The Euro-to-Dollar exchange rate's rally has faded but consensus for further gains and fresh multi-year highs to materialise ultimately remain intact.
The Euro's advance against the US Dollar has stalled since the multi-year high at 1.2093 was rejected and selling pressure took EUR/USD back down to the 1.1950s we are presently seeing.
The two shooting star candlesticks patterns which formed at the two most recent peaks are bearish signs which could be interpreted as being indicative of a waning of the uptrend:
The lack of upside momentum observed in the MACD indicator is another sign the trend may be fading.
However, on their own these are not strong enough indications to lose faith in the uptrend and we therefore stick to our bullish stance.
A break above the 1.2094 highs is still expected and would be an indication of a continuation higher to a target at 1.2190, just below the R2 monthly pivot.
Pull-backs in the uptrend offer “a chance to buy” according to Richard Perry of broker’s Hantec Markets.
“Near term corrections remain a chance to buy and with the support forming above what I now see as a key band at $1.1820/$1.1910, there is still a strong formation of higher lows. The uptrend channel is still a key factor and the momentum indicators remain strongly configured to suggest that weakness is a chance to buy,” saiys Perry.
Yet he does also note that, “the bulls are only returning tentatively at the moment,” as evidenced by the recent pullback.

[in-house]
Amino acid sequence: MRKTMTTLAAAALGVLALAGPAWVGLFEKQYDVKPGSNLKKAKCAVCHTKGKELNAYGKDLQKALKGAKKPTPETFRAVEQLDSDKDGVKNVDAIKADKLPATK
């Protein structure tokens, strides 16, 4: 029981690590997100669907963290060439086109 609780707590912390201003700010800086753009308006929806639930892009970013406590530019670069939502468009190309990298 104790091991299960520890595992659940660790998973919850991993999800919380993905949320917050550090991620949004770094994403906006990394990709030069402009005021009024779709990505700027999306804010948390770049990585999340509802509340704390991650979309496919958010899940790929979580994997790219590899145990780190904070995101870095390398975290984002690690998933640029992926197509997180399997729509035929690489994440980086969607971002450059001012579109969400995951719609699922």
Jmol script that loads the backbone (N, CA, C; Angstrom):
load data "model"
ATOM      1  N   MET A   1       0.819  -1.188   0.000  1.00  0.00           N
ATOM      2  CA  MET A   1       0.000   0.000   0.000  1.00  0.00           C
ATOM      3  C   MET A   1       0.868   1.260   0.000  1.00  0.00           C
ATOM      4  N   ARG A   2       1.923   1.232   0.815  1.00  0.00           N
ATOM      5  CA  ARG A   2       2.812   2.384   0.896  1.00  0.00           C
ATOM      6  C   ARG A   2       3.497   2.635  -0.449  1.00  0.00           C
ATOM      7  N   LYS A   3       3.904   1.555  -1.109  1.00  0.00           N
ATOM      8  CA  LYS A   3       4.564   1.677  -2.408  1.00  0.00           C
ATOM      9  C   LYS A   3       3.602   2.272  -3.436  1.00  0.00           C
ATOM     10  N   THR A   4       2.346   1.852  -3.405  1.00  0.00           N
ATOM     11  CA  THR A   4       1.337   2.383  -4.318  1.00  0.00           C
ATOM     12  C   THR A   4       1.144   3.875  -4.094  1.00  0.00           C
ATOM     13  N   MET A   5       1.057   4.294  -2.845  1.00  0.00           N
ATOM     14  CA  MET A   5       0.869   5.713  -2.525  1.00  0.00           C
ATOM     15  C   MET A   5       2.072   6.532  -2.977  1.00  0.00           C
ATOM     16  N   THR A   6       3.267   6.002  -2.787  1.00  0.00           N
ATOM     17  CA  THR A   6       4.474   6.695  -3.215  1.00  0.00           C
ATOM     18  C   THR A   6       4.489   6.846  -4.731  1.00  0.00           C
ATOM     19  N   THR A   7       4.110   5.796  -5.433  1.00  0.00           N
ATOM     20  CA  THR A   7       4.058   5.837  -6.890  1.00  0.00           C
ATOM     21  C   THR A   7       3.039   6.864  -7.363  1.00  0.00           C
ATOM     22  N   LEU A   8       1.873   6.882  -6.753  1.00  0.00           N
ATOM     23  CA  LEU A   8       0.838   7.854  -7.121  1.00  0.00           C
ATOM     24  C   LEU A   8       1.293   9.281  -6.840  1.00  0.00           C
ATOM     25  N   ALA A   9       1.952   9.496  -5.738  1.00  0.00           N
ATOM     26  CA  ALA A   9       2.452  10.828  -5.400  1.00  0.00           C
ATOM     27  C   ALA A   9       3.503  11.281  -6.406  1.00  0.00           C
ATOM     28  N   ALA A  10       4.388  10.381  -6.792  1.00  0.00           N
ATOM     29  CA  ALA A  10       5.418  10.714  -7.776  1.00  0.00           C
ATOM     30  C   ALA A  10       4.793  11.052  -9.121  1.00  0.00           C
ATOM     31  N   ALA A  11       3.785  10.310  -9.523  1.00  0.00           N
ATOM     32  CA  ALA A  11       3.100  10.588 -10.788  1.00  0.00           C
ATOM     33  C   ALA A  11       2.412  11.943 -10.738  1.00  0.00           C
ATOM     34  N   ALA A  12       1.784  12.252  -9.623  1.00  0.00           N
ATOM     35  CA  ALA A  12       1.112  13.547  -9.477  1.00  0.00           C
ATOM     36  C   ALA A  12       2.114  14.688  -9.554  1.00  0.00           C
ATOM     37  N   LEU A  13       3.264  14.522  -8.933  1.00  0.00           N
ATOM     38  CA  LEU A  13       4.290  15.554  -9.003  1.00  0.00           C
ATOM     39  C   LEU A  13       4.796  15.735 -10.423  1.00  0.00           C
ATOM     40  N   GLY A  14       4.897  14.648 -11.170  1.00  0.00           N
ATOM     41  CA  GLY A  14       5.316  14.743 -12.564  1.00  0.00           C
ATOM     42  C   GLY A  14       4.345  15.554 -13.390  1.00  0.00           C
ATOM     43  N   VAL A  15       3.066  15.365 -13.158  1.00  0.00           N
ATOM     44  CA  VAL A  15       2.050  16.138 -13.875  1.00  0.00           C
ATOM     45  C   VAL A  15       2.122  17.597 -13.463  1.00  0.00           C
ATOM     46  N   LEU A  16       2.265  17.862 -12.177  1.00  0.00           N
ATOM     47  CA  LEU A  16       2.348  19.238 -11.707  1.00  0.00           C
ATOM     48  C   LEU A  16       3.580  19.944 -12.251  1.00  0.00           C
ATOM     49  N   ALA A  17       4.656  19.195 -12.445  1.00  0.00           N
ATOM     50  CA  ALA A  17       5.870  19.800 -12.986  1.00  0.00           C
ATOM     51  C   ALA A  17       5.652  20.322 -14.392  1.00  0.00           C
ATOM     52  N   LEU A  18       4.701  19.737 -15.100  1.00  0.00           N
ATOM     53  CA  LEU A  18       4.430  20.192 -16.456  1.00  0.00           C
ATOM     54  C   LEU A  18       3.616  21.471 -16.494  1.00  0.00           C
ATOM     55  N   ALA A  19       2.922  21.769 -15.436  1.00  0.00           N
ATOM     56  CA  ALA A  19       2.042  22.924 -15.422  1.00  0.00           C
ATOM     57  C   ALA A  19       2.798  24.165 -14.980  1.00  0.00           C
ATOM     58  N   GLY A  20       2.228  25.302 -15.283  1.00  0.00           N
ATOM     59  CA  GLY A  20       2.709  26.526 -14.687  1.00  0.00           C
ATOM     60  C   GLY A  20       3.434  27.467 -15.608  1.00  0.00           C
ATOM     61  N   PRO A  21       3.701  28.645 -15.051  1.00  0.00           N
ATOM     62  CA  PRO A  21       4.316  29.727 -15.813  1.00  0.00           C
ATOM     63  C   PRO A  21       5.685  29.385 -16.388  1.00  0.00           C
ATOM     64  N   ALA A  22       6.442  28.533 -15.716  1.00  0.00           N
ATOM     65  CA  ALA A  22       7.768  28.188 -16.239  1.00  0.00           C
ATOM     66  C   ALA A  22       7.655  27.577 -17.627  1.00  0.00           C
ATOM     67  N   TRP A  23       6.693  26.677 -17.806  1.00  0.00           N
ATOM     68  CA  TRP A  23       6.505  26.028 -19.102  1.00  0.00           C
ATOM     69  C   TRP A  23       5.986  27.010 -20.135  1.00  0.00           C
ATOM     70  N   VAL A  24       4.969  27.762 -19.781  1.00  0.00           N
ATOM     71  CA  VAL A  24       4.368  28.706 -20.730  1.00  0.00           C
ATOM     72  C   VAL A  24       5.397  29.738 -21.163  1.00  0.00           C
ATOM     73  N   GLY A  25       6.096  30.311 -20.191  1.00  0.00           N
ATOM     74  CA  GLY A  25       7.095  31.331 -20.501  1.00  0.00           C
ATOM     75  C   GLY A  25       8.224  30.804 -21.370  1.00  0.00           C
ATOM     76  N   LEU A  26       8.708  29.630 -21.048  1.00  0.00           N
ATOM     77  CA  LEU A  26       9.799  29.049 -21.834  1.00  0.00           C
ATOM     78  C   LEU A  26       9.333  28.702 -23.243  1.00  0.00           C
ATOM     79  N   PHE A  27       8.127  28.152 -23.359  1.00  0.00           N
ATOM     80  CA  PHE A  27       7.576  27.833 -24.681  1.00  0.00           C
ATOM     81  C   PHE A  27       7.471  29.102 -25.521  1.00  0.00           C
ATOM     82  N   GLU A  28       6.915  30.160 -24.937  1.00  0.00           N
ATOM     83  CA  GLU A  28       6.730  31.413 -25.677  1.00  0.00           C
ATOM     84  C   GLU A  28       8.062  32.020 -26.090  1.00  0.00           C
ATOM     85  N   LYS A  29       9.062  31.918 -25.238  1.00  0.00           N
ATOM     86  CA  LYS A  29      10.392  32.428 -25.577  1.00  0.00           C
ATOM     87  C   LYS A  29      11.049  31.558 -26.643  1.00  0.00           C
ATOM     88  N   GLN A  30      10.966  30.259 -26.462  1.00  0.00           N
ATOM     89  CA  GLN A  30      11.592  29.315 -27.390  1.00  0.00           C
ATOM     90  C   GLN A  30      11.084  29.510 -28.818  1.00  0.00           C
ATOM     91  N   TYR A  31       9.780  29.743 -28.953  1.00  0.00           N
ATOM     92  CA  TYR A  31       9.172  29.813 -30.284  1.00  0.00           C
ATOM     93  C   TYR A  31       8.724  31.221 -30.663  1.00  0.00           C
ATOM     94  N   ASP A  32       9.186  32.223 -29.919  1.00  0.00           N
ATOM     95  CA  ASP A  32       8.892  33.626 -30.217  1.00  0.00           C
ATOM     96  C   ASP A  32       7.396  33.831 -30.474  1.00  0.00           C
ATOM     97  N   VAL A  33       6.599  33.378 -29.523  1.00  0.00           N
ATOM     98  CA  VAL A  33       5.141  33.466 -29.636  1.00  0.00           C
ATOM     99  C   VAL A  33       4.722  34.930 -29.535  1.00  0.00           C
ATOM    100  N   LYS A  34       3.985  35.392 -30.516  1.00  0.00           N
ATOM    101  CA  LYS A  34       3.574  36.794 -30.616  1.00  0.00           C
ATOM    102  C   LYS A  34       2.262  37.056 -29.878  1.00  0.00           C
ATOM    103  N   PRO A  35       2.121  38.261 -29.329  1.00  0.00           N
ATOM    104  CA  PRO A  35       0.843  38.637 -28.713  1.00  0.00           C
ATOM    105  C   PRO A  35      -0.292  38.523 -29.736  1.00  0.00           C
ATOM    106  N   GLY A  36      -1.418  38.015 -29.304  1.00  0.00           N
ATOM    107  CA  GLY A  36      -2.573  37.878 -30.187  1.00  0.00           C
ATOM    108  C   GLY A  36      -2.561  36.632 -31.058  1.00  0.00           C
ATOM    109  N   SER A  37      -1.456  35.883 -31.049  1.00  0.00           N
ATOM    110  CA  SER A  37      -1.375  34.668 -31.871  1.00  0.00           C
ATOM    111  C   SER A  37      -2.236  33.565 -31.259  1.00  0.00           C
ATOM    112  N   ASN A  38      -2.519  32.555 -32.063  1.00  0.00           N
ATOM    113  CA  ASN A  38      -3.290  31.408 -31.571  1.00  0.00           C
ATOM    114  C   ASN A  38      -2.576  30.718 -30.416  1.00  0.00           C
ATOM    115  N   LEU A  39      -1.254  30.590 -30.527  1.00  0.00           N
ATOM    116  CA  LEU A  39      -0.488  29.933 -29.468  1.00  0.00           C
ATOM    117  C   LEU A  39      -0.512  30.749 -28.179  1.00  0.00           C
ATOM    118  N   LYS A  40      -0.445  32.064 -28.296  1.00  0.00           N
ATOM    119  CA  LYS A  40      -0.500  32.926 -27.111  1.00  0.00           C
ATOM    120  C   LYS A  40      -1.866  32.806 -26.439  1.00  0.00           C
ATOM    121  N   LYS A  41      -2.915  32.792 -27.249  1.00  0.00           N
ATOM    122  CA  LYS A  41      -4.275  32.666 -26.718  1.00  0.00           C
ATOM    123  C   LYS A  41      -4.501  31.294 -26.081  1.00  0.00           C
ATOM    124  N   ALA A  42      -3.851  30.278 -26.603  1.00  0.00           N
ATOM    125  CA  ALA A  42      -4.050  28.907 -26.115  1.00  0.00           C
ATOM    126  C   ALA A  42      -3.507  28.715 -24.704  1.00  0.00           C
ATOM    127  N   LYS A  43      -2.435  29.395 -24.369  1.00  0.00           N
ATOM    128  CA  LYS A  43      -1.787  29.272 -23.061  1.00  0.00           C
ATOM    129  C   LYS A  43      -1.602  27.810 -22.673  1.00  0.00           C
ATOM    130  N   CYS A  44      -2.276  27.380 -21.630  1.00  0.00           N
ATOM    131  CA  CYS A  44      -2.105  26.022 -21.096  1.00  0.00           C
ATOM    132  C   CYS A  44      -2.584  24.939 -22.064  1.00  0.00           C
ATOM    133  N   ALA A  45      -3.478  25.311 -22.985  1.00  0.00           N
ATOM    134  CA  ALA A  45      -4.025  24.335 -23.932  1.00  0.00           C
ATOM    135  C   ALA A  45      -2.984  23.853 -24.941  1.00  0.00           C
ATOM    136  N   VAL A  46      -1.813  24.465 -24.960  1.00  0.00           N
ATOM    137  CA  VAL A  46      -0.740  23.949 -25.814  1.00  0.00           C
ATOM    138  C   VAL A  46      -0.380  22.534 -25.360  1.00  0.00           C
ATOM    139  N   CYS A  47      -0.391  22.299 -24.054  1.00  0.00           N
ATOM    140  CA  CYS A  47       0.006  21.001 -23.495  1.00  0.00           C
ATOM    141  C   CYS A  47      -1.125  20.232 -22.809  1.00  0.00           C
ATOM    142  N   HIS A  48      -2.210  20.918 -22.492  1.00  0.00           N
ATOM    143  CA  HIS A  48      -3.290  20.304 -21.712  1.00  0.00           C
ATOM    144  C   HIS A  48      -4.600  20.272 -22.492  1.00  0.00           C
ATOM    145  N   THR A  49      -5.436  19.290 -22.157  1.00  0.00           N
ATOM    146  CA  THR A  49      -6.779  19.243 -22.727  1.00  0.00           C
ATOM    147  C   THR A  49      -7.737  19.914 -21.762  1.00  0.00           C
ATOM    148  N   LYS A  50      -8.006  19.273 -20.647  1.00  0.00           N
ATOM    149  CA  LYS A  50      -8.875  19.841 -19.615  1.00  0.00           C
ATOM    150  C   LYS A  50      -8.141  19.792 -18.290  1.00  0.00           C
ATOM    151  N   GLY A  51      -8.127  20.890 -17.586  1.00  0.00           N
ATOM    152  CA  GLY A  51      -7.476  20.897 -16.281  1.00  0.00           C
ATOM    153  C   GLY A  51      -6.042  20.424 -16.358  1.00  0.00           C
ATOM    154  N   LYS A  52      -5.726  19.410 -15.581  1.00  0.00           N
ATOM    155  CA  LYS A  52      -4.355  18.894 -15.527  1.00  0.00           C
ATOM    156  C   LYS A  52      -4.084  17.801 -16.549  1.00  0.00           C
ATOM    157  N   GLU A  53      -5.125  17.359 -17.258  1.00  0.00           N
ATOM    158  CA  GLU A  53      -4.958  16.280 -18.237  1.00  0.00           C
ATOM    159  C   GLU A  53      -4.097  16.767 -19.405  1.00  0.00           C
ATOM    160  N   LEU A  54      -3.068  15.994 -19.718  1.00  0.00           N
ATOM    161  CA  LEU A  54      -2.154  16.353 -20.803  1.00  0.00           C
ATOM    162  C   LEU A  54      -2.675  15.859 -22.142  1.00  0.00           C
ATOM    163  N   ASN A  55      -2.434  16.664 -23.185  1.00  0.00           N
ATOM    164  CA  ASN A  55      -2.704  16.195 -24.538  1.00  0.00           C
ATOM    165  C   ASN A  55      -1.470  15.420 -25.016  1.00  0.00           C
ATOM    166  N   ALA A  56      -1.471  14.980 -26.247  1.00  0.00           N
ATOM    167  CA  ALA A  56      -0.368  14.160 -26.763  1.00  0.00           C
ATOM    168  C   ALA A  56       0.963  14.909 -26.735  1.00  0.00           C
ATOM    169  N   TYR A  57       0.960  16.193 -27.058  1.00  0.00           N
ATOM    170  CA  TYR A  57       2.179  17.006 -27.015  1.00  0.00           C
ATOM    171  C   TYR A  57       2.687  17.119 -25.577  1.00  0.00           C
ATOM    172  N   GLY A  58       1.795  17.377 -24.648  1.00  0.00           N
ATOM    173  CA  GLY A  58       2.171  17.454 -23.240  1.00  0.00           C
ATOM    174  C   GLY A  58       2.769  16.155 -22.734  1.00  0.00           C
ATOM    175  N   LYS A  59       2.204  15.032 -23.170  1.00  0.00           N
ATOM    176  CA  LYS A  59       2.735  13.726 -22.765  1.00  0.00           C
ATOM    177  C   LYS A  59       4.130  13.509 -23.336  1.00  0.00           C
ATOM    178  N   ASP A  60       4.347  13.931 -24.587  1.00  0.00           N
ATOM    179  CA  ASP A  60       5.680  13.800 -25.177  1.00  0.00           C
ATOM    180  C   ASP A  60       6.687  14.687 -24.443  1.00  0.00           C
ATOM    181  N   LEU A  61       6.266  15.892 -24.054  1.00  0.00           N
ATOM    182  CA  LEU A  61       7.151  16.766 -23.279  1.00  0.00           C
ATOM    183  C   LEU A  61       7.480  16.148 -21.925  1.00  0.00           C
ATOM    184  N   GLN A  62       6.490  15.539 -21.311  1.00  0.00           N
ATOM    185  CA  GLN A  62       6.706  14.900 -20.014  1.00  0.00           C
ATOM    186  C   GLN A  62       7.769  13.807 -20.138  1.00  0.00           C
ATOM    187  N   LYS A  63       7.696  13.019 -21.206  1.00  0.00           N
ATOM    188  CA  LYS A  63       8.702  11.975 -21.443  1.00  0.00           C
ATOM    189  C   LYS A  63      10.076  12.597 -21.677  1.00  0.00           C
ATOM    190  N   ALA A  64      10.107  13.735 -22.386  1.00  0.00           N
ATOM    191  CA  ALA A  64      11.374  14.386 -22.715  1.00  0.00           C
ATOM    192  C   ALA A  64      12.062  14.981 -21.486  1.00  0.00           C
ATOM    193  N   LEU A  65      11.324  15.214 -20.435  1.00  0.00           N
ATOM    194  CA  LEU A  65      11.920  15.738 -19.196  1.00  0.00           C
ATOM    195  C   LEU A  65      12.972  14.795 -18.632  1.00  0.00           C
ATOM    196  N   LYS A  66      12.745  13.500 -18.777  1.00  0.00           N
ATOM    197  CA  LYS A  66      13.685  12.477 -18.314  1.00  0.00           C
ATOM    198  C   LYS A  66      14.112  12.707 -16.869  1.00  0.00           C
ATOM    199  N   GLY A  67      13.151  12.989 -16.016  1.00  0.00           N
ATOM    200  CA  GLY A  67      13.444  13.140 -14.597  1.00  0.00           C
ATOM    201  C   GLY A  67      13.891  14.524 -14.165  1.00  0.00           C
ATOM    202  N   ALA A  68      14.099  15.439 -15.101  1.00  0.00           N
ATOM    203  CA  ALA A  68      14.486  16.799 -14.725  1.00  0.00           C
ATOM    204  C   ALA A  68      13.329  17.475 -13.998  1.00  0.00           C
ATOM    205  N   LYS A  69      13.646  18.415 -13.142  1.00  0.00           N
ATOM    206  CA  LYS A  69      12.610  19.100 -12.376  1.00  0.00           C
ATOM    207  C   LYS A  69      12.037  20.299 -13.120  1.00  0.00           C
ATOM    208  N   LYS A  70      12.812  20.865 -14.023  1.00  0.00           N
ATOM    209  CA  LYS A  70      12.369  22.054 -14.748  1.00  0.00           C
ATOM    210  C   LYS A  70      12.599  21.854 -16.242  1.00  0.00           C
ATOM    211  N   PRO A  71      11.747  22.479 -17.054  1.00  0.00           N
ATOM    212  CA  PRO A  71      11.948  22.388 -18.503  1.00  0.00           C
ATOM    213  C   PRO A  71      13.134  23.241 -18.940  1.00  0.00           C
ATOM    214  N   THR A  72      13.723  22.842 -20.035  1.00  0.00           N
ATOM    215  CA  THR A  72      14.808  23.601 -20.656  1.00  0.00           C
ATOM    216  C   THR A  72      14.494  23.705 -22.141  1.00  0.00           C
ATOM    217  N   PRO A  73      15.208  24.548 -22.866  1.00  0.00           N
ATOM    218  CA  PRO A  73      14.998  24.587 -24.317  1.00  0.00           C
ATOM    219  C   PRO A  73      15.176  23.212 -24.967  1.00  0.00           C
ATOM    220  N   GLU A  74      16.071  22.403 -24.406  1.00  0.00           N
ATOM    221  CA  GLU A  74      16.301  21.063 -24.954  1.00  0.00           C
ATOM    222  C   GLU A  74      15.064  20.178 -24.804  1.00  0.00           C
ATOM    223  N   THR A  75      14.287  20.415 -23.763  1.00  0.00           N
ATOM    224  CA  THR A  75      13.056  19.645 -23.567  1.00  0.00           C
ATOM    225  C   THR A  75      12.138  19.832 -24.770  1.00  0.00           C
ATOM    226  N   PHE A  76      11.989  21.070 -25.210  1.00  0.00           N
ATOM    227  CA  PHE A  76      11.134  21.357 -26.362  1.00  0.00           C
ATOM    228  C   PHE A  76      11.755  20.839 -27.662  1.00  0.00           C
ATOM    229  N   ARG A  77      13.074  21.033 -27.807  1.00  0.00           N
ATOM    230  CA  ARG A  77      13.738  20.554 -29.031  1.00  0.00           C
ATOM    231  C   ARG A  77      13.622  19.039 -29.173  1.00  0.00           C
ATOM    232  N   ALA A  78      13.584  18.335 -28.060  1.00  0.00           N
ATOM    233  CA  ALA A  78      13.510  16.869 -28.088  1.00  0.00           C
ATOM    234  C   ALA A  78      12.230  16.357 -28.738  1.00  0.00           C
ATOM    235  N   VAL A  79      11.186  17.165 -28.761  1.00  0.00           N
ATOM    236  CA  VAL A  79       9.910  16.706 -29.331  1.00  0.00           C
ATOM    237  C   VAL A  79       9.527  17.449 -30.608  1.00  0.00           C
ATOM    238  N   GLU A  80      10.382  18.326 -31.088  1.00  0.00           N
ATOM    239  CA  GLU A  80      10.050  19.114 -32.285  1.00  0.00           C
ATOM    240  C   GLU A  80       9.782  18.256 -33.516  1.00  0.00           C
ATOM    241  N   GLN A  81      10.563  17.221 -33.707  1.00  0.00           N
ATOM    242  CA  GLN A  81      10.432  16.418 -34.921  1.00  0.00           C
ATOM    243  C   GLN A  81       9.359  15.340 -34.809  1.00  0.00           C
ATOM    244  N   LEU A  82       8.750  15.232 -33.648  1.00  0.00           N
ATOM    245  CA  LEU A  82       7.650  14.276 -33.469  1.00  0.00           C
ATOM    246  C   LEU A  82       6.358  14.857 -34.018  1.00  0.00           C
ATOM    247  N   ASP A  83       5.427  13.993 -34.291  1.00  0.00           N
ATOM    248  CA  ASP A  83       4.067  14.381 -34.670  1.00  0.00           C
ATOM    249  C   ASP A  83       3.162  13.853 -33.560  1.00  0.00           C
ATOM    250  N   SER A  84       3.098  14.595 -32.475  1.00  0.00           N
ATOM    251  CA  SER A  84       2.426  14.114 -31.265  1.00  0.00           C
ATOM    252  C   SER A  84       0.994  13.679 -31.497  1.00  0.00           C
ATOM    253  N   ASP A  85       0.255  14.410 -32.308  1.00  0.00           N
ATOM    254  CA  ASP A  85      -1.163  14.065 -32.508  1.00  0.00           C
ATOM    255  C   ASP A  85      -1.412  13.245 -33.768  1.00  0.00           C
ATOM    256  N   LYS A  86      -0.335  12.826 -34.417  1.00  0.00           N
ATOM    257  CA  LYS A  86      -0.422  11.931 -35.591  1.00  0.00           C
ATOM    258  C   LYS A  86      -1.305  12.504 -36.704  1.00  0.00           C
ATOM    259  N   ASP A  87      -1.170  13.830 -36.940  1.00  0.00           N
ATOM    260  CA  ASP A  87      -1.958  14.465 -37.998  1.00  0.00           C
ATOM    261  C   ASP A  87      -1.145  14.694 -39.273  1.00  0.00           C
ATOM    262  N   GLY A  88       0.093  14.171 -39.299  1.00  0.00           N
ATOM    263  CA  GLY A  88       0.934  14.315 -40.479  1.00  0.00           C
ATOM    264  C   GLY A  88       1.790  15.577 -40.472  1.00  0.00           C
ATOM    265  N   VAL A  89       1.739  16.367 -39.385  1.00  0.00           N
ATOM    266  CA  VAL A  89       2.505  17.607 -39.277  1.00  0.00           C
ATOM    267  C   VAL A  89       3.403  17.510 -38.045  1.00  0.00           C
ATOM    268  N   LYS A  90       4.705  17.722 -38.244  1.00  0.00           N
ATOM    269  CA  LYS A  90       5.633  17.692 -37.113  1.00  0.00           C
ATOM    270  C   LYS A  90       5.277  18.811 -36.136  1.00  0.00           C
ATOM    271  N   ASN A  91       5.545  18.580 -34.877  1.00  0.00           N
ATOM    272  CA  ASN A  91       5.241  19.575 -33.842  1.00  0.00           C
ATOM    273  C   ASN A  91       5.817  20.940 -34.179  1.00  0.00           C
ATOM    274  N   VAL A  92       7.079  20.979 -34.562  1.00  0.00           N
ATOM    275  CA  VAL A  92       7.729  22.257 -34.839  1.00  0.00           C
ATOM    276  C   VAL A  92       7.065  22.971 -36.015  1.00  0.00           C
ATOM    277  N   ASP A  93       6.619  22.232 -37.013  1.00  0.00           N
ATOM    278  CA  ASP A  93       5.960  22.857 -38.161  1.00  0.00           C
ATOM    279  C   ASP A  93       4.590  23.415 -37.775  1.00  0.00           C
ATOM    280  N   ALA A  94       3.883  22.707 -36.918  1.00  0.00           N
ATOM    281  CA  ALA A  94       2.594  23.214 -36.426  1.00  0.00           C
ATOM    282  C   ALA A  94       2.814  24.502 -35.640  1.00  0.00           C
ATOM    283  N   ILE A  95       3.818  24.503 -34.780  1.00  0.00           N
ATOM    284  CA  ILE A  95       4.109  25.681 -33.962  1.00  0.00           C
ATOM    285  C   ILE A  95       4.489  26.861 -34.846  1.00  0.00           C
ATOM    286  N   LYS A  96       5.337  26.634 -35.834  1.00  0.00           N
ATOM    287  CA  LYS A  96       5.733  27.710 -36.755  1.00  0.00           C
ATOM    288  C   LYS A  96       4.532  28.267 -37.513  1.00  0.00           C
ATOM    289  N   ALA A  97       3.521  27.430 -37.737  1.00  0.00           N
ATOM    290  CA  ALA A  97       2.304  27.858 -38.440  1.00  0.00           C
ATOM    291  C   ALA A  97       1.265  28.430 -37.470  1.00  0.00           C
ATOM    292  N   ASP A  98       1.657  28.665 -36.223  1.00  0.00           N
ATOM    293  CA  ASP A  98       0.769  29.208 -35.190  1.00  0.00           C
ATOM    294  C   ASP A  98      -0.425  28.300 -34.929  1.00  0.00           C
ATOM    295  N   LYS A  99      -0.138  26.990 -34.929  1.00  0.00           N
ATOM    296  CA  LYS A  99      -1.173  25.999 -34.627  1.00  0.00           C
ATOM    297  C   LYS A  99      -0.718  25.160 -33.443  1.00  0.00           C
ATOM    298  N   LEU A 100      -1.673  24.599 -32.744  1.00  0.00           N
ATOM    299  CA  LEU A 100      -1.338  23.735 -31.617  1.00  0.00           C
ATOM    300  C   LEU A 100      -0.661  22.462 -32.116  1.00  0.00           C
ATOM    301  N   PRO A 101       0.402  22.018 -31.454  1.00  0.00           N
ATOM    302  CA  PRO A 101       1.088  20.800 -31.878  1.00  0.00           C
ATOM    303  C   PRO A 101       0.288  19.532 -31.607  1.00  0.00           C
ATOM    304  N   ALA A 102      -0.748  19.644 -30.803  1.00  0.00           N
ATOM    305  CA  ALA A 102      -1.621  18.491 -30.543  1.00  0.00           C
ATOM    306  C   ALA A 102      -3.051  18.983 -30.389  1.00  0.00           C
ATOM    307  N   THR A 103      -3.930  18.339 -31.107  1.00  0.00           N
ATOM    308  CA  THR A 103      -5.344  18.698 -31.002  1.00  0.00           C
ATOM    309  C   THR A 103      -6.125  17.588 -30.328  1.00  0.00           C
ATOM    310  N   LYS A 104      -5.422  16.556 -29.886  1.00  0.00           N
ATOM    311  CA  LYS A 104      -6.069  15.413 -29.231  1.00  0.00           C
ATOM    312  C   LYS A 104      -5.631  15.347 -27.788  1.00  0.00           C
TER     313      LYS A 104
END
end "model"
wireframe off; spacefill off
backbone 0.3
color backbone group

That the correction is merely a prelude to further gains is also the view of Robin Wilkins at Lloyds Bank:
“The latest pullback has held 1.1925 support. With intra-day studies a little "oversold" they suggest a rebound from this area can develop.
"The nature of this rebound will determine whether we head up again into the 1.21-1.23 key resistance zone, or whether we develop a lower high and breakdown through this support and then 1.1820/00 to open 1.17-1.15. Key data tomorrow and Friday are the likely driver."
Taking a cautious stance near-term is Karen Jones, technical analyst with Commerzbank who sees the pair as “exposed,” but ultimately interprets the trend as "intact" as long as the longer-term five-month trendline remains unbroken.
She distinguishes this from a short-term trendline which provided the falling exchange rate with support at 1.1921 during the recent pull-back.
We also note the potentially very bearish wedge pattern possibly outlined on the Commerzbank chart which, if it breaks down would signal a speedy rout lower.